The Birth of Plenty

by William J. Bernstein

I’m still not convinced that Bernstein had set out to write a book when he first wrote this book. It’s an textbokk shoved into roughly 386 pages where every single page slowly but surely hammers his points about property rights, scientific rationalism, capital markets, and improvements in transport and communication home.

While I don’t believe that Bernstein should be taken at his word on the development of prosperity, I do think that this is an incredibly cohesive narrative around why prosperity occured. The school of thought around property rights, rationalism, markets, and other improvements is not only logical but also backed with wealths of evidence (there’s roughly 50 pages of sources at the end of the book).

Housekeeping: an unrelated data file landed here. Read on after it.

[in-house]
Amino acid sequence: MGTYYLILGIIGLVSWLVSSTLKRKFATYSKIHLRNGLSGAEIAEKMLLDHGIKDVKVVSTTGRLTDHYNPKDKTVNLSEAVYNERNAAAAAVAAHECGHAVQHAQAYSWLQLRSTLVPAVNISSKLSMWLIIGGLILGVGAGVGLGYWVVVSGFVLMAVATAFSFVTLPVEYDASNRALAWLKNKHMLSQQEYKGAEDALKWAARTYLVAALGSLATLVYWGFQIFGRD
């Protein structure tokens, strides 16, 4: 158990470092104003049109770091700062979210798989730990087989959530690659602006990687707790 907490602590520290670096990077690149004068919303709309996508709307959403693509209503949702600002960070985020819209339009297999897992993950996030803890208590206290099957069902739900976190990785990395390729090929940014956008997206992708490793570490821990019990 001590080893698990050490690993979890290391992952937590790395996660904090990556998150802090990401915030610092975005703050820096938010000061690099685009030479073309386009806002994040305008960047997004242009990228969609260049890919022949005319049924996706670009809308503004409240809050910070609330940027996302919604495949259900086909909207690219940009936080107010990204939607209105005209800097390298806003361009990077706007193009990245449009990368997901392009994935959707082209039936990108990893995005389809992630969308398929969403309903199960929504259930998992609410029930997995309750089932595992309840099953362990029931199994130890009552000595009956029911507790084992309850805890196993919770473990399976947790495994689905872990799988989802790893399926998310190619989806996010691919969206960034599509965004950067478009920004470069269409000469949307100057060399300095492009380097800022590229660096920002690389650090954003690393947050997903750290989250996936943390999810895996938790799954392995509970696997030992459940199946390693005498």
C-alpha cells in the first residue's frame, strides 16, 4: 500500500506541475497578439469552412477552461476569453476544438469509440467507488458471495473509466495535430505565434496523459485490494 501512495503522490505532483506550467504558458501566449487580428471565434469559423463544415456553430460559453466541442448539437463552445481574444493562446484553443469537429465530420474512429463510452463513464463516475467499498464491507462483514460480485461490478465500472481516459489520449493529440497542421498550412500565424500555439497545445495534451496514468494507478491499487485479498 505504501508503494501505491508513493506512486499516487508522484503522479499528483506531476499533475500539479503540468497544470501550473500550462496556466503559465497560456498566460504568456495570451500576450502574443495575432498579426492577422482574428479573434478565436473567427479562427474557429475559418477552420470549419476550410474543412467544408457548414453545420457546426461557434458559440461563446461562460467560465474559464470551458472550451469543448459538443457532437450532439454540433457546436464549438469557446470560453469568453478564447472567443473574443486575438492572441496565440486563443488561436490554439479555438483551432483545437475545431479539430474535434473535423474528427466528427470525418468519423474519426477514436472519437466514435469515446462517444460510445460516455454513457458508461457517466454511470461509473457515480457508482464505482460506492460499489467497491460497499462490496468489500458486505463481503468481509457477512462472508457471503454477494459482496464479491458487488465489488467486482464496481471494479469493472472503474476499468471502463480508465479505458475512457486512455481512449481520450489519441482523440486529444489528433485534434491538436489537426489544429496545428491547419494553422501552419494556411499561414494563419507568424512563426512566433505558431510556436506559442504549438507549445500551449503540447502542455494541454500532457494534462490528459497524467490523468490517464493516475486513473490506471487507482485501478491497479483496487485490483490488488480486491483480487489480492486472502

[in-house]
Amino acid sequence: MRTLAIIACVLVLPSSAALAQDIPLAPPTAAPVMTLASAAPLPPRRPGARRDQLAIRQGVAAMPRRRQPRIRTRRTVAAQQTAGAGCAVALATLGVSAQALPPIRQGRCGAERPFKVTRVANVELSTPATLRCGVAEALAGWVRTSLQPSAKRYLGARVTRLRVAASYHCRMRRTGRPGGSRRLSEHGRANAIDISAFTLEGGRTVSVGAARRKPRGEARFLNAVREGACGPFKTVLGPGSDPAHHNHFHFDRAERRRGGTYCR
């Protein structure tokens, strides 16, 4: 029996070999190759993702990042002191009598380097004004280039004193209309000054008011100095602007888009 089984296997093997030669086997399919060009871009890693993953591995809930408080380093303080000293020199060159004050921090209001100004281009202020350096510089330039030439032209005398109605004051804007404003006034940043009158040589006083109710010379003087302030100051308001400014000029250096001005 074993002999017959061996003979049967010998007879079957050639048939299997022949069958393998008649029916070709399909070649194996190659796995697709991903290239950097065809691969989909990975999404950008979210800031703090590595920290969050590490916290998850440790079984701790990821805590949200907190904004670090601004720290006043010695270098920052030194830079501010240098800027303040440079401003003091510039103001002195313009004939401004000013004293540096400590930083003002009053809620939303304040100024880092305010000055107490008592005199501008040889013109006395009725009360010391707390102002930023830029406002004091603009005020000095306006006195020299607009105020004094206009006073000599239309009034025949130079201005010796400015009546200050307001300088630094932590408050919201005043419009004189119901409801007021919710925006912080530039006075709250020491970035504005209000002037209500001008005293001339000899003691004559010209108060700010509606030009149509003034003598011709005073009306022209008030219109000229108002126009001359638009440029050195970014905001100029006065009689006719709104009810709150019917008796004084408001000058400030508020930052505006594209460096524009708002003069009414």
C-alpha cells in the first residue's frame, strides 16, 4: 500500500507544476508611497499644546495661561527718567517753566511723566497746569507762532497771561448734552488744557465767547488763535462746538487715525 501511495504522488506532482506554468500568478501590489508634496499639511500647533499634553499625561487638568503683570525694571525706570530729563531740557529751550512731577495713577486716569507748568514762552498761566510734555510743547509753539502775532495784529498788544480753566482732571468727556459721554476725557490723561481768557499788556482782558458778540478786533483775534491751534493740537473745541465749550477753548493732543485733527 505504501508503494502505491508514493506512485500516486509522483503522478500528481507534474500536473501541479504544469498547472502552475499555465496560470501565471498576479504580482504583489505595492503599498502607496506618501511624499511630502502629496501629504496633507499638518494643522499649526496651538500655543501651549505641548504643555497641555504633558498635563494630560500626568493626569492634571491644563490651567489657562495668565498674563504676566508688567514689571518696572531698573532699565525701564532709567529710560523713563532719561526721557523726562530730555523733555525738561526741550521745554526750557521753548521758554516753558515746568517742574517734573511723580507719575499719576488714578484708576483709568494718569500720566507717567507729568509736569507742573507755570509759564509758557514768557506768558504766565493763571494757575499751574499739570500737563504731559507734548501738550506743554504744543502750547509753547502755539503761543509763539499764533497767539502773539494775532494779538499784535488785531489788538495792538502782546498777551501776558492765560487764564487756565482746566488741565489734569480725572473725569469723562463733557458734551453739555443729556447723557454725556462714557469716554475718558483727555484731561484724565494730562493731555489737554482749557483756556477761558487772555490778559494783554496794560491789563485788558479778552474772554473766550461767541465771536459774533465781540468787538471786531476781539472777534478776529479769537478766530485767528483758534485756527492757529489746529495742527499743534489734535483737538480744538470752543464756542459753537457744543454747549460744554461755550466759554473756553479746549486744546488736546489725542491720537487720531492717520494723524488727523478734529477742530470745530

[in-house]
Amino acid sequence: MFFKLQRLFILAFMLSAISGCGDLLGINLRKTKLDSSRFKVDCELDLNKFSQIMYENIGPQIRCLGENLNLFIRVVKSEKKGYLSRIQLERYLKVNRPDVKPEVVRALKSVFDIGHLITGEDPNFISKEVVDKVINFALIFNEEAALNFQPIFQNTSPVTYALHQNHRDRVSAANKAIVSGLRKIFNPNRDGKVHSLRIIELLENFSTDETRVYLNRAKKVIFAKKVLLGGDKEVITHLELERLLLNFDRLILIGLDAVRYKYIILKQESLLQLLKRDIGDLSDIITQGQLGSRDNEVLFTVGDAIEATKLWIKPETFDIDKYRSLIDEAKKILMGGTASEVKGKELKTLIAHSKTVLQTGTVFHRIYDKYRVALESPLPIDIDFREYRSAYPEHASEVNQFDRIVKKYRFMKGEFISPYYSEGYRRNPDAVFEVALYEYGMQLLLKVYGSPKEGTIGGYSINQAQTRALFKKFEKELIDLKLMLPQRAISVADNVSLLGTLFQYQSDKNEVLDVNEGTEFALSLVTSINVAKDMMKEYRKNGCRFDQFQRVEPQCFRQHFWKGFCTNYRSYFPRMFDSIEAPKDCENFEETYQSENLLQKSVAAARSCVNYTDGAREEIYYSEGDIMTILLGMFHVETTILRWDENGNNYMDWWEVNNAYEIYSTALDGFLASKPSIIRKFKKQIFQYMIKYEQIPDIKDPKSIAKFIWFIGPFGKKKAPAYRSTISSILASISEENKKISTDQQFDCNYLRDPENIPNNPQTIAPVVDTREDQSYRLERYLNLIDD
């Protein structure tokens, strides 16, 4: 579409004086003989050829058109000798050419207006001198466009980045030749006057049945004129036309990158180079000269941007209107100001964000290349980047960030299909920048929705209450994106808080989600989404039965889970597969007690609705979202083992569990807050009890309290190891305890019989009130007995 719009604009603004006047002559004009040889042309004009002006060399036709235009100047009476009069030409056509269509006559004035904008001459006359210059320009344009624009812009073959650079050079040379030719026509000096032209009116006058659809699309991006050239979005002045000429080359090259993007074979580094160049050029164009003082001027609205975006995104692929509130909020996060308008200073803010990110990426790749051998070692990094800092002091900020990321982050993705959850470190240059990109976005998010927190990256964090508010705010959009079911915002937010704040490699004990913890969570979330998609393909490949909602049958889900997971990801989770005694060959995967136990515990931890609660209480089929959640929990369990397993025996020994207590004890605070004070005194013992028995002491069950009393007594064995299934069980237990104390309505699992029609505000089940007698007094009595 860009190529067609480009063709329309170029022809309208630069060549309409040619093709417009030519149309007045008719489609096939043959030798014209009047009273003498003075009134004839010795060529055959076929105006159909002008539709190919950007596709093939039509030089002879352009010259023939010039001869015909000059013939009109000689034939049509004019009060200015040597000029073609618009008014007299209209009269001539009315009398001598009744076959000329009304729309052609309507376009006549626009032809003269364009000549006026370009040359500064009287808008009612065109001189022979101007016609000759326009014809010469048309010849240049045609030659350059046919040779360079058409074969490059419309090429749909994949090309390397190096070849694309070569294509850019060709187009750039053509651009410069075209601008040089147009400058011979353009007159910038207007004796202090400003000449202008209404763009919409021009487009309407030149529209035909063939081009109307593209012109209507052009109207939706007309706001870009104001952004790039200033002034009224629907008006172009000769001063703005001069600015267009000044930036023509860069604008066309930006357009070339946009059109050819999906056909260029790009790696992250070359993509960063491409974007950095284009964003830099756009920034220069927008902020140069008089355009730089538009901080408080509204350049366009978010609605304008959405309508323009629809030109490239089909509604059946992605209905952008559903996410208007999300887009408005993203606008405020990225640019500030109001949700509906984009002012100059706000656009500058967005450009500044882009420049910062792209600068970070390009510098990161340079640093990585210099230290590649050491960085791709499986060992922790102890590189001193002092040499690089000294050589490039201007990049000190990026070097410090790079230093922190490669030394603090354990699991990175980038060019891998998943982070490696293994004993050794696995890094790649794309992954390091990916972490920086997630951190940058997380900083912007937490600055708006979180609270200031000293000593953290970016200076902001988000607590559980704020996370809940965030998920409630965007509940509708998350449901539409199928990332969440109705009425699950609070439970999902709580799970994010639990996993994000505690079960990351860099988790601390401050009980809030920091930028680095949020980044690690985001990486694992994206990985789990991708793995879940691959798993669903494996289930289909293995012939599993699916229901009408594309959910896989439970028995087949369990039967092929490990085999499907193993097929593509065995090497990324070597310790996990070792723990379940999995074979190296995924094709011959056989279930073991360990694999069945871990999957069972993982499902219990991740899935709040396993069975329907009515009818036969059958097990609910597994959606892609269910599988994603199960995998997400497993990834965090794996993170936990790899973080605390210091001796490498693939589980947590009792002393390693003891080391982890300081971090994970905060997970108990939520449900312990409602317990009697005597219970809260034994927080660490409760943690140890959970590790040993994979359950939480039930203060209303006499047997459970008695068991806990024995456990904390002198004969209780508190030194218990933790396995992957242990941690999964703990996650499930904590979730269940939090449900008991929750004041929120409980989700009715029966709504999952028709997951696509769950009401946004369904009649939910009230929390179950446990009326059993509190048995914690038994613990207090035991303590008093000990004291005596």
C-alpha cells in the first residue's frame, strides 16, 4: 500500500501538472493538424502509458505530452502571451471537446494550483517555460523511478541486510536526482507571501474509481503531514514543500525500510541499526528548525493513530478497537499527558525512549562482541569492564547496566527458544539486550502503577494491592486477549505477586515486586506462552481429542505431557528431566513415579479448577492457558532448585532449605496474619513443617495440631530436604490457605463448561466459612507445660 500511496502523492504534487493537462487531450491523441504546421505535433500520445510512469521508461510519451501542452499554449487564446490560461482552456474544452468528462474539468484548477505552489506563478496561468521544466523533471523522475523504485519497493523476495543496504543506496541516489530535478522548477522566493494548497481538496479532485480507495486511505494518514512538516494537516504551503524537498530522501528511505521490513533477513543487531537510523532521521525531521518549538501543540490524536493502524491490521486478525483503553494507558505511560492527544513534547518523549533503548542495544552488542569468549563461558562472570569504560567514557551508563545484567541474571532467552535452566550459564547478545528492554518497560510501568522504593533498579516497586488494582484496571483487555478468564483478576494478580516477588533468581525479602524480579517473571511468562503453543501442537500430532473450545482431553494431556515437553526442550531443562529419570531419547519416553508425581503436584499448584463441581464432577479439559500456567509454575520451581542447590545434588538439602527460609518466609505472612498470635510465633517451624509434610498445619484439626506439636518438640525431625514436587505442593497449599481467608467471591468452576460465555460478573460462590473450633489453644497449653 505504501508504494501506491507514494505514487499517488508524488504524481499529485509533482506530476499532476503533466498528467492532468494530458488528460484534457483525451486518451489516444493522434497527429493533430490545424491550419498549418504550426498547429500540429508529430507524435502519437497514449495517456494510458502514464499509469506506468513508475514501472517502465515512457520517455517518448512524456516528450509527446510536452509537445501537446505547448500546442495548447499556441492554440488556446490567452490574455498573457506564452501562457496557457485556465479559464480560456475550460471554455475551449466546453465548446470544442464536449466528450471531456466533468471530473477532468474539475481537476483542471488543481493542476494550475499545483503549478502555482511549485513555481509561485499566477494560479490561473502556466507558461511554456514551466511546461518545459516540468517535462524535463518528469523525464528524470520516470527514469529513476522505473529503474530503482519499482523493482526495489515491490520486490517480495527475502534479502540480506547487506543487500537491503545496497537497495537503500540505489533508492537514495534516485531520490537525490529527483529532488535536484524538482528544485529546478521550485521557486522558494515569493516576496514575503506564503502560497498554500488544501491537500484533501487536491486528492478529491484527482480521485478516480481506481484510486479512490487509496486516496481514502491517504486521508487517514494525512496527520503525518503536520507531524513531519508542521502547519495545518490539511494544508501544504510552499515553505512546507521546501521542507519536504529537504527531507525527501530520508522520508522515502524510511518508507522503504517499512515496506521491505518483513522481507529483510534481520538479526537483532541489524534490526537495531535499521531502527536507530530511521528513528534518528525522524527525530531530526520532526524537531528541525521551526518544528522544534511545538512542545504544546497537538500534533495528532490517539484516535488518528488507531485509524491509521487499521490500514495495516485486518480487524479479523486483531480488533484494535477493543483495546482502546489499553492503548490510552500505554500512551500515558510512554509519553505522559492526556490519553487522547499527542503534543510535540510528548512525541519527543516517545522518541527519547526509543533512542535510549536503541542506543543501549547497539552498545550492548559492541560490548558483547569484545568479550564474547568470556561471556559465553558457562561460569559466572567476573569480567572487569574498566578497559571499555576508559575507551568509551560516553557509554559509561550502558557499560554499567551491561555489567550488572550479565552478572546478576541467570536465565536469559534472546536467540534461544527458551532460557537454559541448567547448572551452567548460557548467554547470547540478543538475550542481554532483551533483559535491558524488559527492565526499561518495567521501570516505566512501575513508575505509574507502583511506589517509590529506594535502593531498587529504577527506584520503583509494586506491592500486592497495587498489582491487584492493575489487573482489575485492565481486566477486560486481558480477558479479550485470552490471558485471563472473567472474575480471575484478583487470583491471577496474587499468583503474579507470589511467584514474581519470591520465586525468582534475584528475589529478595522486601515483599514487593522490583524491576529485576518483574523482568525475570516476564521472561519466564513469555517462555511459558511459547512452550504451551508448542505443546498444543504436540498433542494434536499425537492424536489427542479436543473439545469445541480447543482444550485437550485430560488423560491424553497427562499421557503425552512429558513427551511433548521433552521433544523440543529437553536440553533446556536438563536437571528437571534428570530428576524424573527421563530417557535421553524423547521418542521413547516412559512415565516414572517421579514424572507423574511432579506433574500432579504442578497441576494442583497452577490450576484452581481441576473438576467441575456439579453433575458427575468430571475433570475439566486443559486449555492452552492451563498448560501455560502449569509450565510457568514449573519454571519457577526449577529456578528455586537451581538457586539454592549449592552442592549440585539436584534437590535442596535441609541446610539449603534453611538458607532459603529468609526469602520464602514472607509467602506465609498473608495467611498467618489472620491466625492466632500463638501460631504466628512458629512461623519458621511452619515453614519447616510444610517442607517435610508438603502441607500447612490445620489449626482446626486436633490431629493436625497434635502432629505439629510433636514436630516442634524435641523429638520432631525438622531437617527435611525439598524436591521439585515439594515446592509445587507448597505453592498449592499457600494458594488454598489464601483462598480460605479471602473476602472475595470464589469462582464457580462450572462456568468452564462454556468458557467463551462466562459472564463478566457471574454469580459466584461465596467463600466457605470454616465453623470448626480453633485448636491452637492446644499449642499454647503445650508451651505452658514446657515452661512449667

I’m not too sure if there’s any pratical applications of this book to my every day life but reading it has been one of the best intellectual journeys in 2021 and I hope to one day revisit and perhaps be in a position to apply parts of its learnings.


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